Gotthard Bonell, one of the most renowned and versatile artists in South Tyrol, is a painter with genuine passion and an immense creative drive. Again and again he explores the manifold possibilities of painterly expression, moving with playful ease along the fine line between figuration and abstraction. His painting and drawing techniques bear witness to the expertise of the old masters, but are also open to artistic experimentation. With his unmistakable characteristic style, Bonell creates a world that deals with the questions of art and the human condition in an intimate and emotionally touching, and yet enigmatic and disturbing way. You can also see this for yourself with the new works in the Alessandro Casciaro Art Gallery.
The starting point is the natural landscape, in particular massive mountain formations, as well as diverse body shapes and found objects. Mountains appear in atmospherically shimmering shades of light and the immediate presence of nature is palpable, even if the views deliberately refrain from offering sweeping, romantic panoramas. Closely zoomed in on, the rocks turn into an abstracted painterly gesture. Mostly, however, (natural) landscapes blur into still lifes of (decaying) bodily shapes. The figurative object takes on a life of its own, undergoes a metamorphosis and becomes a new form that is not easily grasped or described. Layers beneath the skin are exposed, skulls and fragmented skeletons appear like inner landscapes, delicate and washed out, enigmatic and pregnant with meaning. Everything is composed in muted colours, bathed in the sfumato of a soft, misty atmosphere, and the artist leaves us uncertain whether the motifs are disintegrating or perhaps reassembling themselves. Drawing and painting meet in dialogue, but also in confrontation; sometimes collage elements are more frequently in evidence, tissue paper is glued in fine layers to the wooden panel and shaped artistically. Much evolves during the working process, the artist lets himself be carried along, guided by what comes into being, by the lines and the structures that emerge. Drawing, wiping away, pasting over and back to painting.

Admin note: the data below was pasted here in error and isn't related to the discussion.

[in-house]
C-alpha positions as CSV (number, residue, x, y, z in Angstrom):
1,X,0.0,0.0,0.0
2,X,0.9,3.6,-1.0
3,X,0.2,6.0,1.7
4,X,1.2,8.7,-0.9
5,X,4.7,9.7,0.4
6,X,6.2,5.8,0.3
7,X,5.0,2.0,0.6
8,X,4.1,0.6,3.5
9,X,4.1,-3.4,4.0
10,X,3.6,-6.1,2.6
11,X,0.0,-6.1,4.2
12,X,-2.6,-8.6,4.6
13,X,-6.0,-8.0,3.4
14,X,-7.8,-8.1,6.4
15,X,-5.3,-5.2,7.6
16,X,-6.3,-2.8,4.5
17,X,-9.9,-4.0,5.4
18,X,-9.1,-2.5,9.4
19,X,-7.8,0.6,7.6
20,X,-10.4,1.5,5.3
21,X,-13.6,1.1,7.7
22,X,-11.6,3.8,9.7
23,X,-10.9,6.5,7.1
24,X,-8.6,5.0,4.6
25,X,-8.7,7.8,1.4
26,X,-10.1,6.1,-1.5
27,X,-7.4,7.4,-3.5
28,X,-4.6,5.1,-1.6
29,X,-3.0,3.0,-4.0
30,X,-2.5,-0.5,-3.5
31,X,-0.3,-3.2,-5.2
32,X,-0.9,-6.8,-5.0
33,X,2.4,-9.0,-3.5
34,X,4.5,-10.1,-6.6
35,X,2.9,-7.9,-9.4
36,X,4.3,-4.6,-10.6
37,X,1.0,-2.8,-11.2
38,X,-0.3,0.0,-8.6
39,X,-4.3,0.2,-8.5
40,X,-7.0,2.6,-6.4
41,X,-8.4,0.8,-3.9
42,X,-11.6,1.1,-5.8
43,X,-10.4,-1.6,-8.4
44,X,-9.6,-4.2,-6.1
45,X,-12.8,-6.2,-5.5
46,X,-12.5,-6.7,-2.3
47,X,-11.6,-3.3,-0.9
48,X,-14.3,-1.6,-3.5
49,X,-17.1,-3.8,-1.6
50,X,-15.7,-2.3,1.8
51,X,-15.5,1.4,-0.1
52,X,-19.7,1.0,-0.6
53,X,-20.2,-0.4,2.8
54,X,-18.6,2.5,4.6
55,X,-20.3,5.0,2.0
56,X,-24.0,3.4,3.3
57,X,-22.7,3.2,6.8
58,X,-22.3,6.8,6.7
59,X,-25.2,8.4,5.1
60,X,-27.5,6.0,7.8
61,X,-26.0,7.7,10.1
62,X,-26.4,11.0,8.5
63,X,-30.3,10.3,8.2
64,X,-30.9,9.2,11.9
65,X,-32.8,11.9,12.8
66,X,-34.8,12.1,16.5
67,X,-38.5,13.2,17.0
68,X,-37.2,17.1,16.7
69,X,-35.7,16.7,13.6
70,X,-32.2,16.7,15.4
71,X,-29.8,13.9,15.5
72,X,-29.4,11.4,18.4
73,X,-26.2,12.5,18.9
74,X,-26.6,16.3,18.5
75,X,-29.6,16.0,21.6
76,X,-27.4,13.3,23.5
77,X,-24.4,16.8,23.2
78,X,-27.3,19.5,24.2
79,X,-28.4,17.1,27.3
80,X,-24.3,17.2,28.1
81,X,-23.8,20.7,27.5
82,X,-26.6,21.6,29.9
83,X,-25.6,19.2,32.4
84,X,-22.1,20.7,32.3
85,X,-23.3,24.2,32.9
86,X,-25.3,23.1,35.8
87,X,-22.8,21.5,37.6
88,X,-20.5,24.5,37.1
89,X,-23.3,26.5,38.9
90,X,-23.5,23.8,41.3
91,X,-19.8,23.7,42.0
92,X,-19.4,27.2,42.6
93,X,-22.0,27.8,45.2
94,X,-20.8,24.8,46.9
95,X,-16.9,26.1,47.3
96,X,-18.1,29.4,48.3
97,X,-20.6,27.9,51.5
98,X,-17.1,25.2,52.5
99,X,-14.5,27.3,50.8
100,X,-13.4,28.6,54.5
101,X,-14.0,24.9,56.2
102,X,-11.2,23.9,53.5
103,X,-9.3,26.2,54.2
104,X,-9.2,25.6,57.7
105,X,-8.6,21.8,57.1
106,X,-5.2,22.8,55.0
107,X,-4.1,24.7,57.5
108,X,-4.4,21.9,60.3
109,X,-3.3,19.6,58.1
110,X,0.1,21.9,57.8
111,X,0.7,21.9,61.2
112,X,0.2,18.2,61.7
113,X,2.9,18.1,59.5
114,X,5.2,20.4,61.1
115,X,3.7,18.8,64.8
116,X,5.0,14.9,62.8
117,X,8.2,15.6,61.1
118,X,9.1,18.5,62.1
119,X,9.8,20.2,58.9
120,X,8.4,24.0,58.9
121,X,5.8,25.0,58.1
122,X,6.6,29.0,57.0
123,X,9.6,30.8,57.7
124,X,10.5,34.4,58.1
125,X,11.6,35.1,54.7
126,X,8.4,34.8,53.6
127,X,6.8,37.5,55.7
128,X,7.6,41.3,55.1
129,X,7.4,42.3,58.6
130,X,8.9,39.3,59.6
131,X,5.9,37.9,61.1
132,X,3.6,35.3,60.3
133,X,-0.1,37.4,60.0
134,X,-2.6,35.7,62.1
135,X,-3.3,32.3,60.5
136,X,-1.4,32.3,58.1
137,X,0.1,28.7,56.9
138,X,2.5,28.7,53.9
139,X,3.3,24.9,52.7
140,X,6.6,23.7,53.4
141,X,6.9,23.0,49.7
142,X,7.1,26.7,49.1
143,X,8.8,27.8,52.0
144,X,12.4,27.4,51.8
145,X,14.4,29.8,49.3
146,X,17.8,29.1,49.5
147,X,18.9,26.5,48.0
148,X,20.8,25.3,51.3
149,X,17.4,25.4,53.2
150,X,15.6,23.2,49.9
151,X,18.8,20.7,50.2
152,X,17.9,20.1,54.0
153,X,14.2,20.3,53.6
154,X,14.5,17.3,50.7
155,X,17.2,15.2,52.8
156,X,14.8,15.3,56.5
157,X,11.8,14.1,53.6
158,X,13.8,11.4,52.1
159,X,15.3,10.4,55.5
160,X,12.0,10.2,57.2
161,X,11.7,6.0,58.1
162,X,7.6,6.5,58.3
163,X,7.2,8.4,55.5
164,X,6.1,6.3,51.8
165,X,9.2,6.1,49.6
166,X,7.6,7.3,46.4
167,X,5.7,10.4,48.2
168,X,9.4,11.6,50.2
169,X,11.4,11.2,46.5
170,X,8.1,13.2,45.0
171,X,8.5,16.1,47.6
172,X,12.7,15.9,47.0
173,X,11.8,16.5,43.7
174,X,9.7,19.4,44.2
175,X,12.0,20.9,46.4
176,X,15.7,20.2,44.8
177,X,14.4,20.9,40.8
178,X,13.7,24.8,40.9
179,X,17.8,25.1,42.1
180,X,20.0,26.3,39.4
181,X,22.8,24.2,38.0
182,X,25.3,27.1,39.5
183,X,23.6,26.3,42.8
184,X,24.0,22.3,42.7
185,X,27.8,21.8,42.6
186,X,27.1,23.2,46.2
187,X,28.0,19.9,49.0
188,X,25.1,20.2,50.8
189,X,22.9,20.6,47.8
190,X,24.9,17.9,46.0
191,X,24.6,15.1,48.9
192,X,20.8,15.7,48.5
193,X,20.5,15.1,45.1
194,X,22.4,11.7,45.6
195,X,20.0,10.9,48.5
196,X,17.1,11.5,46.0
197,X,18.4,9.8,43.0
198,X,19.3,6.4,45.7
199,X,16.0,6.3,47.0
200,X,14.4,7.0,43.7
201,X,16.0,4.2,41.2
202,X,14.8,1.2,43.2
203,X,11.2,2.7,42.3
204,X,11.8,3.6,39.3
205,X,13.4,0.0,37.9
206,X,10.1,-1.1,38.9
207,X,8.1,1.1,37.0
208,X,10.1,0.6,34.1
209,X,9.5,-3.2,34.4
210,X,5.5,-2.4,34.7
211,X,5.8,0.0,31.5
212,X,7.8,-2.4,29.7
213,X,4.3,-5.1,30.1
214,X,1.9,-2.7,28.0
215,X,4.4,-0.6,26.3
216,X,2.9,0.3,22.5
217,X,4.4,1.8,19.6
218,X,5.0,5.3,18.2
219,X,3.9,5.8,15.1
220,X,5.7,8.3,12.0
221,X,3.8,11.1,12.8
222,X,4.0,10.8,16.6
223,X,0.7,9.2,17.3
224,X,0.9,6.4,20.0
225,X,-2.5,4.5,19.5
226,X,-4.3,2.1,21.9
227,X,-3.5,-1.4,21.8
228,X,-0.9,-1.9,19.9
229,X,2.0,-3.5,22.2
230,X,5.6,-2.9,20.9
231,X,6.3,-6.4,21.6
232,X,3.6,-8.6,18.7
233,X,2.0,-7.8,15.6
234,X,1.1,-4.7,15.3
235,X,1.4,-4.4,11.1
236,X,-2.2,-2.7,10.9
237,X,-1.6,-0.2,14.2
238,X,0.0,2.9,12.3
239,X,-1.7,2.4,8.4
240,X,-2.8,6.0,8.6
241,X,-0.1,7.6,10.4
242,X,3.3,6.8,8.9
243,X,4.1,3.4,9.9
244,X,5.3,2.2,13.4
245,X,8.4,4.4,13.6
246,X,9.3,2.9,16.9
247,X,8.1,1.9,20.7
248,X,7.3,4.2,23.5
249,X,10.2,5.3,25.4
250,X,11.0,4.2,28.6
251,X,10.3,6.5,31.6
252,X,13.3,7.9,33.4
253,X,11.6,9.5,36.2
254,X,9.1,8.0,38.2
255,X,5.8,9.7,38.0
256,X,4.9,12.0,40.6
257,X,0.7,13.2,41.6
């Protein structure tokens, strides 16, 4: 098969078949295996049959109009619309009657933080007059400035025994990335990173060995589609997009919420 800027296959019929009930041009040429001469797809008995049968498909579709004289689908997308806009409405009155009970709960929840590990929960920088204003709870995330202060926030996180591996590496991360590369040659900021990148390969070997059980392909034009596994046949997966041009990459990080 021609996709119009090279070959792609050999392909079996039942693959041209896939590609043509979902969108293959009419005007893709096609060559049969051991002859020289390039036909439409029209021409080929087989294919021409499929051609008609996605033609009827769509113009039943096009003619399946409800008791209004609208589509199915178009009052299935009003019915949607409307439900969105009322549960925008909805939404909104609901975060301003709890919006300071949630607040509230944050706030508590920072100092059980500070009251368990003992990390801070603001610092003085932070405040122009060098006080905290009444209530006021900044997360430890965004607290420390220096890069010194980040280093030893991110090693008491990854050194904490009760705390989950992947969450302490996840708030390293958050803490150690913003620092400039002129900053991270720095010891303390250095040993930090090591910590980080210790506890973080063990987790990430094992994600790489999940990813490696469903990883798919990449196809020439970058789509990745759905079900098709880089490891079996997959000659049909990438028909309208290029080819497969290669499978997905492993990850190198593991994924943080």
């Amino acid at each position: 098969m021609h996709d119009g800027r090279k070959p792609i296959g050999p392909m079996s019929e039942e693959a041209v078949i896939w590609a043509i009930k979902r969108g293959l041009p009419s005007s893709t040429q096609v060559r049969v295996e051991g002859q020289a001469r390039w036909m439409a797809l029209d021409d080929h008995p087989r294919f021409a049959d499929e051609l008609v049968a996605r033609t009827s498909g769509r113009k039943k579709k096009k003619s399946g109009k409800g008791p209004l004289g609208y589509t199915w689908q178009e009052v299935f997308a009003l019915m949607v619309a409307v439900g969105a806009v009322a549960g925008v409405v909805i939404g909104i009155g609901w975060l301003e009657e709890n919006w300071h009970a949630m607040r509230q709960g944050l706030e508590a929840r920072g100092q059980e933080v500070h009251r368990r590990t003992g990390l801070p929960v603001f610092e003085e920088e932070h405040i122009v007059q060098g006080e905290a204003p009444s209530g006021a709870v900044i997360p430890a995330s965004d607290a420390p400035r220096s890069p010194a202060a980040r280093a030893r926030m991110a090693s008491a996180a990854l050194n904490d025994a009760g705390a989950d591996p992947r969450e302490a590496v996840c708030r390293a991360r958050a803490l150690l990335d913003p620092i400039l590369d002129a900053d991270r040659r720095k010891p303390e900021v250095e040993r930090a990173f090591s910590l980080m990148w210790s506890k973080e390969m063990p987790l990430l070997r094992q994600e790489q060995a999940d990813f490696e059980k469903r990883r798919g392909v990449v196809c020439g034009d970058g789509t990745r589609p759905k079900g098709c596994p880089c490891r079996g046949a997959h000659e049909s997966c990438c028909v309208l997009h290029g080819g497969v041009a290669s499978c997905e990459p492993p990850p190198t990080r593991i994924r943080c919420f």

Memento mori, all existence is finite. Or transforms itself, morphs into another form of existence. “Nothing is permanent”, says Paul Ernst, “everything dissolves and regenerates”. The tangible body is no longer so important to Bonell; he has found new ways of visualising the constraints and the decay of the body, the finite nature of existence. Metamorphosis and transience, old age and death: soft colours reminiscent of autumn, washed-out, dissolving forms that symbolise the process of decomposition of all things earthly. Wonderful in-between worlds full of sensuality and beauty.